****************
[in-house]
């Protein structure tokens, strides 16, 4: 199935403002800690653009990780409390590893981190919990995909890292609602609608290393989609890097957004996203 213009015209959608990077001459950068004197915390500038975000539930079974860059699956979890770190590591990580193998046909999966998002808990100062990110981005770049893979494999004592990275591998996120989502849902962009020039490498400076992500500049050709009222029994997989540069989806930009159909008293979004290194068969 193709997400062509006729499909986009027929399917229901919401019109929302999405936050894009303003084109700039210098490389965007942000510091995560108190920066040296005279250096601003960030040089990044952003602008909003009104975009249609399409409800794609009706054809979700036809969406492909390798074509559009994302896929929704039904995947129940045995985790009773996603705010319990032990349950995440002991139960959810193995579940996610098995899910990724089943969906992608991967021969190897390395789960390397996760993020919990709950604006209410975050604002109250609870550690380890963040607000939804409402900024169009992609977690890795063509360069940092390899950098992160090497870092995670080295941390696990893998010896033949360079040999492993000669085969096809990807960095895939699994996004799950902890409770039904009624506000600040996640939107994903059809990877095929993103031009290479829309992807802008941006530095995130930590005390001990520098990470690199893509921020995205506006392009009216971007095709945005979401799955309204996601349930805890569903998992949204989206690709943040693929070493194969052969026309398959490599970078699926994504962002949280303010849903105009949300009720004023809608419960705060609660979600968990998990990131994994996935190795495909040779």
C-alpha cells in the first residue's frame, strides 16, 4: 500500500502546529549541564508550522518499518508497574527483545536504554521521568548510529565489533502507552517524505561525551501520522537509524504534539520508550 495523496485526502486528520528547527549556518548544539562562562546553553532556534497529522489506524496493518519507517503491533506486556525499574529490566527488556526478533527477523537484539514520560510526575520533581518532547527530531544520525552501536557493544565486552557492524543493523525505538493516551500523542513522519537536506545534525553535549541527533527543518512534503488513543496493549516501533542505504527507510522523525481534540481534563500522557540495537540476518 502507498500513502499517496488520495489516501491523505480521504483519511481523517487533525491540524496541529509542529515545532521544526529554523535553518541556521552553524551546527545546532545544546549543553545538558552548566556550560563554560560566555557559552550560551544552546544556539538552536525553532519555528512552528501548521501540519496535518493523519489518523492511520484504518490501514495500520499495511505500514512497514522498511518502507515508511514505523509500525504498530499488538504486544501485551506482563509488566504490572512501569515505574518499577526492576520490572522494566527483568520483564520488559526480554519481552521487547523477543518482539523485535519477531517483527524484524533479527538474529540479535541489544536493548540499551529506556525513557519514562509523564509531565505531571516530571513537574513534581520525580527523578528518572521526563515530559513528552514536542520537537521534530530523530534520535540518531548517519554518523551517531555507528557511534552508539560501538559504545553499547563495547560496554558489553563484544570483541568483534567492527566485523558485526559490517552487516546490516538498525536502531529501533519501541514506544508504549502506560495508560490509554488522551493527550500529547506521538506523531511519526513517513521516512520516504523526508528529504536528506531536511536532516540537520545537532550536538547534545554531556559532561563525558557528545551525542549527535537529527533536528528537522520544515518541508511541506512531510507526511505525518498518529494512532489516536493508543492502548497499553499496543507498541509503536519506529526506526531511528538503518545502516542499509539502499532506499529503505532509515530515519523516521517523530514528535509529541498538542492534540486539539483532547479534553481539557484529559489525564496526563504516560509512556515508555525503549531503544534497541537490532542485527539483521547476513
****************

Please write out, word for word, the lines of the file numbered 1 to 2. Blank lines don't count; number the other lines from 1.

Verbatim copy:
[in-house]
């Protein structure tokens, strides 16, 4: 199935403002800690653009990780409390590893981190919990995909890292609602609608290393989609890097957004996203 213009015209959608990077001459950068004197915390500038975000539930079974860059699956979890770190590591990580193998046909999966998002808990100062990110981005770049893979494999004592990275591998996120989502849902962009020039490498400076992500500049050709009222029994997989540069989806930009159909008293979004290194068969 193709997400062509006729499909986009027929399917229901919401019109929302999405936050894009303003084109700039210098490389965007942000510091995560108190920066040296005279250096601003960030040089990044952003602008909003009104975009249609399409409800794609009706054809979700036809969406492909390798074509559009994302896929929704039904995947129940045995985790009773996603705010319990032990349950995440002991139960959810193995579940996610098995899910990724089943969906992608991967021969190897390395789960390397996760993020919990709950604006209410975050604002109250609870550690380890963040607000939804409402900024169009992609977690890795063509360069940092390899950098992160090497870092995670080295941390696990893998010896033949360079040999492993000669085969096809990807960095895939699994996004799950902890409770039904009624506000600040996640939107994903059809990877095929993103031009290479829309992807802008941006530095995130930590005390001990520098990470690199893509921020995205506006392009009216971007095709945005979401799955309204996601349930805890569903998992949204989206690709943040693929070493194969052969026309398959490599970078699926994504962002949280303010849903105009949300009720004023809608419960705060609660979600968990998990990131994994996935190795495909040779």